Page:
On Thu, 2 Oct 2003, scott.marlowe wrote:

> I was testing to get some idea of how to speed up the speed of pgbench 
> with IDE drives and the write caching turned off in Linux (i.e. hdparm -W0 
> /dev/hdx).
> The only parameter that seems to make a noticeable difference was setting 
> wal_sync_method = open_sync.  With it set to either fsync, or fdatasync, 
> the speed with pgbench -c 5 -t 1000 ran from 11 to 17 tps.  With open_sync 
> it jumped to the range of 45 to 52 tps.  with write cache on I was getting 
> 280 to 320 tps.  so, not instead of being 20 to 30 times slower, I'm only 
> about 5 times slower, much better.
> Now I'm off to start a "pgbench -c 10 -t 10000" and pull the power cord 
> and see if the data gets corrupted with write caching turned on, i.e. do 
> my hard drives have the ability to write at least some of their cache 
> during spin down.

OK, back from testing.

Information:  Dual PIV system with a pair of 80 gig IDE drives, model 
number: ST380023A (seagate).  File system is ext3 and is on a seperate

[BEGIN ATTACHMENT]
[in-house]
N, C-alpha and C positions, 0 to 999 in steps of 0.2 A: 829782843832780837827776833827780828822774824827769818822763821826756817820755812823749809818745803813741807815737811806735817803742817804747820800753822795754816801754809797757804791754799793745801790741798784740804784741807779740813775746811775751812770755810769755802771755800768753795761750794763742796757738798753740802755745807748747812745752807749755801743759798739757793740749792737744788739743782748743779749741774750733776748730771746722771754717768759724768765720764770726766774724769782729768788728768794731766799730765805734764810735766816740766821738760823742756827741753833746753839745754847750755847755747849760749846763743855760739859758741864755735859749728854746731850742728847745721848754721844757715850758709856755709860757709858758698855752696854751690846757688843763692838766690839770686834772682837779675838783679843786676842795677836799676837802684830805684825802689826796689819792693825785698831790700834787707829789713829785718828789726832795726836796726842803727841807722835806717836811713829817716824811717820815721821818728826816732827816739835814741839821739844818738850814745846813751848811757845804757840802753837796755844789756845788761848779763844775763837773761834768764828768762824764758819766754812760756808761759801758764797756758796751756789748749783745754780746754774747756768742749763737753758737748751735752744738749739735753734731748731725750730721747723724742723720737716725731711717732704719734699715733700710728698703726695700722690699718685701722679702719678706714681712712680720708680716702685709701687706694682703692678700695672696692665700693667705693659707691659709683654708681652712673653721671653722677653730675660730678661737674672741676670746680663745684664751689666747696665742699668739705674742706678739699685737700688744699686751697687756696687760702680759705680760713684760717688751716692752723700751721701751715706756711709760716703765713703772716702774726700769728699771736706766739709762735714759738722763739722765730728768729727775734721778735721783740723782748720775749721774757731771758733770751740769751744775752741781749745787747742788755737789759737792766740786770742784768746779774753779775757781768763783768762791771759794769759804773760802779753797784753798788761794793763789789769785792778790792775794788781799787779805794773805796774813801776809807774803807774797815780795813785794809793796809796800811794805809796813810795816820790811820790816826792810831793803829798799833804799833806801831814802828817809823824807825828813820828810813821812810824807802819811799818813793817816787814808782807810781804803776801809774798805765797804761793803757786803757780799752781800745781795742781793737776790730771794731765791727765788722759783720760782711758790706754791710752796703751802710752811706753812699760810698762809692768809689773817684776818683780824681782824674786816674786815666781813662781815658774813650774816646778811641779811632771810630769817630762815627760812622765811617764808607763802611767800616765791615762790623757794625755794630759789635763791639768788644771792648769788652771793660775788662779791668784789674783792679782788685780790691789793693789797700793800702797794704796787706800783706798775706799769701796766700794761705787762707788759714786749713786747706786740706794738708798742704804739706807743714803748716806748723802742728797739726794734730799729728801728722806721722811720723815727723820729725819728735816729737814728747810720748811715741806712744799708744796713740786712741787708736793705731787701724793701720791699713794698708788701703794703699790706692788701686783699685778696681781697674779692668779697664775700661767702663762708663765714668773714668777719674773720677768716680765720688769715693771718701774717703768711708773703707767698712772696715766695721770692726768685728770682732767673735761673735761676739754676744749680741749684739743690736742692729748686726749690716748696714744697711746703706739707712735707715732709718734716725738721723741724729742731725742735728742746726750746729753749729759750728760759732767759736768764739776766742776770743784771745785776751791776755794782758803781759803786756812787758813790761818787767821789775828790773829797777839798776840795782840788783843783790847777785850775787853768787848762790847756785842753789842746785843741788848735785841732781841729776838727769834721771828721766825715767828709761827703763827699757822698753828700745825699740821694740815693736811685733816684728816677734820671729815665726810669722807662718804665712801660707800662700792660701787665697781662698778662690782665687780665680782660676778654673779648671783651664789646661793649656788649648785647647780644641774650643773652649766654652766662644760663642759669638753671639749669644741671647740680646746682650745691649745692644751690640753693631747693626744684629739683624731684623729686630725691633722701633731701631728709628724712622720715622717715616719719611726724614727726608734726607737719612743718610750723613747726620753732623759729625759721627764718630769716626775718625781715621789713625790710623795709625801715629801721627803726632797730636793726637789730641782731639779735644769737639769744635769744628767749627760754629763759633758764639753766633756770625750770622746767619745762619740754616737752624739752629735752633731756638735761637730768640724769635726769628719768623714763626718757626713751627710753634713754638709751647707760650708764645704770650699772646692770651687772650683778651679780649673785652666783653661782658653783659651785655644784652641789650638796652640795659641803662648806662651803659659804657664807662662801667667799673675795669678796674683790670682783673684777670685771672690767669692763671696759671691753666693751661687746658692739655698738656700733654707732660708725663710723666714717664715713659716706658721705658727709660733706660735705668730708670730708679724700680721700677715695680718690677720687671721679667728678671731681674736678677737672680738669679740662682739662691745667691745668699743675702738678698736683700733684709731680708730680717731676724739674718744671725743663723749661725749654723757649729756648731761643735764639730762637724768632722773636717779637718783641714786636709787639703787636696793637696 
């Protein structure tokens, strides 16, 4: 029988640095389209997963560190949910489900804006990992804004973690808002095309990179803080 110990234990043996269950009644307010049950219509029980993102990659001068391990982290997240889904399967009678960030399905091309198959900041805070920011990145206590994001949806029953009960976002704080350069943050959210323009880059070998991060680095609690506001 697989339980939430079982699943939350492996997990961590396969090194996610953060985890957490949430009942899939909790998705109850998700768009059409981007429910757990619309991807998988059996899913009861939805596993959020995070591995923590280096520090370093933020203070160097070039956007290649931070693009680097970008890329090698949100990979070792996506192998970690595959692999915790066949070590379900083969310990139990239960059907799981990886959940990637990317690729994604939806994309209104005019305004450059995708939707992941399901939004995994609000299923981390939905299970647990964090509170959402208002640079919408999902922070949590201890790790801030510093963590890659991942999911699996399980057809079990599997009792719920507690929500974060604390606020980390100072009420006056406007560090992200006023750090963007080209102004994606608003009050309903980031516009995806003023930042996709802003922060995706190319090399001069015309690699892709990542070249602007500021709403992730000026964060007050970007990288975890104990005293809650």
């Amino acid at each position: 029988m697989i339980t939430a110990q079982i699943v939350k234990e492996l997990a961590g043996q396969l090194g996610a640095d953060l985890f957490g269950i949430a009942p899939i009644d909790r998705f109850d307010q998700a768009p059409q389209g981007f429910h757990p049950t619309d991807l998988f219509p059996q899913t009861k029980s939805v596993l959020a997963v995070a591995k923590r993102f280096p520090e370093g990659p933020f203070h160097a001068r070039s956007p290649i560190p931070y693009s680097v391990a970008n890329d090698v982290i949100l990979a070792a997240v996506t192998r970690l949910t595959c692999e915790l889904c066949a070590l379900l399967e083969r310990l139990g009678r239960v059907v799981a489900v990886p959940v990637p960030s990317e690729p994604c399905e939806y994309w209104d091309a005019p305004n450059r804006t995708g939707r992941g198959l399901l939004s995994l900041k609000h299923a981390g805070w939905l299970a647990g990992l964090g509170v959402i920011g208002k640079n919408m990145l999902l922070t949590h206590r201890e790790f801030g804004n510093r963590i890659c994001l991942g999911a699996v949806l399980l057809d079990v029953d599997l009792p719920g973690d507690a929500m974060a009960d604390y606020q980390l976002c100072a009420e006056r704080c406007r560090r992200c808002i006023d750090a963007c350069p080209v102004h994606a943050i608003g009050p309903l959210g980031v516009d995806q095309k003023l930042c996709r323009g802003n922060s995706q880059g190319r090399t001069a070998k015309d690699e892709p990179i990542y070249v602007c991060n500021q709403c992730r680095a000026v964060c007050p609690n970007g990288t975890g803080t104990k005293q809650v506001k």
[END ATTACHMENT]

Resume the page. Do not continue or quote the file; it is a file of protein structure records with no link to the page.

drive from the OS.

These drives DO NOT write cache when they lose power.  Testing was done by 
issuing a 'hdparm -W0/1 /dev/hdx' command where x is the real drive 
letter, and 0 or 1 was chosen in place of 0/1.  Then I'd issue a 'pgbench 
-c 50 -t 100000000' command, wait for a few minutes, then pull the power 

I'm running RH linux 9.0 stock install, kernel: 2.4.20-8smp.

Three times pulling the plug with 'hdparm -W0 /dev/hdx' resulted in a 
machine that would boot up, recover with journal, and a database that came 
up within about 30 seconds, with all the accounts still intact.

Switching the caching back on with 'hdparm -W1 /dev/hdx' and doing the 
same 'pgbench -c 50 -t 100000000' resulted in a corrupted database each 

Also, I tried each of the following fsync methods: fsync, fdatasync, and
open_sync with write caching turned off.  Each survived a power off test 
with no corruption of the database.  fsync and fdatasync result in 11 to 
17 tps with 'pgbench -c 5 -t 500' while open_sync resulted in 45 to 55 
tps, as mentioned in the previous post.

I'd be interested in hearing from other folks which sync method works 
for them and whether or not there are any IDE drives out there that can 
write their cache to the platters on power off when caching is enabled.

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